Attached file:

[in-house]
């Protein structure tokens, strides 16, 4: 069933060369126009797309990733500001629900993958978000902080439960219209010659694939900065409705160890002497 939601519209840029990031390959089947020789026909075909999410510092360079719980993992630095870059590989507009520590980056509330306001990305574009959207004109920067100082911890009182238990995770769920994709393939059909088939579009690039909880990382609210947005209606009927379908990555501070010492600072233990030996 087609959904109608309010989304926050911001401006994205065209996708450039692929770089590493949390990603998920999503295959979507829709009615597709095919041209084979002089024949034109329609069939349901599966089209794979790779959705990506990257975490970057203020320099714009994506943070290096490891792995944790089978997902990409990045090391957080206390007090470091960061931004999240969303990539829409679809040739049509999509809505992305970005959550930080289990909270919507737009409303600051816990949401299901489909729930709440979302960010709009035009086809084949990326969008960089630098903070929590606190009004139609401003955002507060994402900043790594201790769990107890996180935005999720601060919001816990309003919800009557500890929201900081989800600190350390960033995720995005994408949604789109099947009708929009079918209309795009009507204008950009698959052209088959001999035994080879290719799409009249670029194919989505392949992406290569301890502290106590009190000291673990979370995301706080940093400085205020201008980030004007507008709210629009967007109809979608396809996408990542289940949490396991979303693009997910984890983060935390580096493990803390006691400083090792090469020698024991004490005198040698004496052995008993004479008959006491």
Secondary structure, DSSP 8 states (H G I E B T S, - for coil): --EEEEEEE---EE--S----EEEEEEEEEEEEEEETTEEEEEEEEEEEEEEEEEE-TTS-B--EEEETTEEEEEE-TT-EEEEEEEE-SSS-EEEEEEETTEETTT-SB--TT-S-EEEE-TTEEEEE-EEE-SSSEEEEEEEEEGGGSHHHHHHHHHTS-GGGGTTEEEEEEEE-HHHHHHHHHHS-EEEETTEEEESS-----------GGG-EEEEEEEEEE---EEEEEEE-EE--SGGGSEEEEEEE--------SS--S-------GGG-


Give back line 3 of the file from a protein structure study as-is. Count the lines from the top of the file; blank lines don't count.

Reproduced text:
Secondary structure, DSSP 8 states (H G I E B T S, - for coil): --EEEEEEE---EE--S----EEEEEEEEEEEEEEETTEEEEEEEEEEEEEEEEEE-TTS-B--EEEETTEEEEEE-TT-EEEEEEEE-SSS-EEEEEEETTEETTT-SB--TT-S-EEEE-TTEEEEE-EEE-SSSEEEEEEEEEGGGSHHHHHHHHHTS-GGGGTTEEEEEEEE-HHHHHHHHHHS-EEEETTEEEESS-----------GGG-EEEEEEEEEE---EEEEEEE-EE--SGGGSEEEEEEE--------SS--S-------GGG-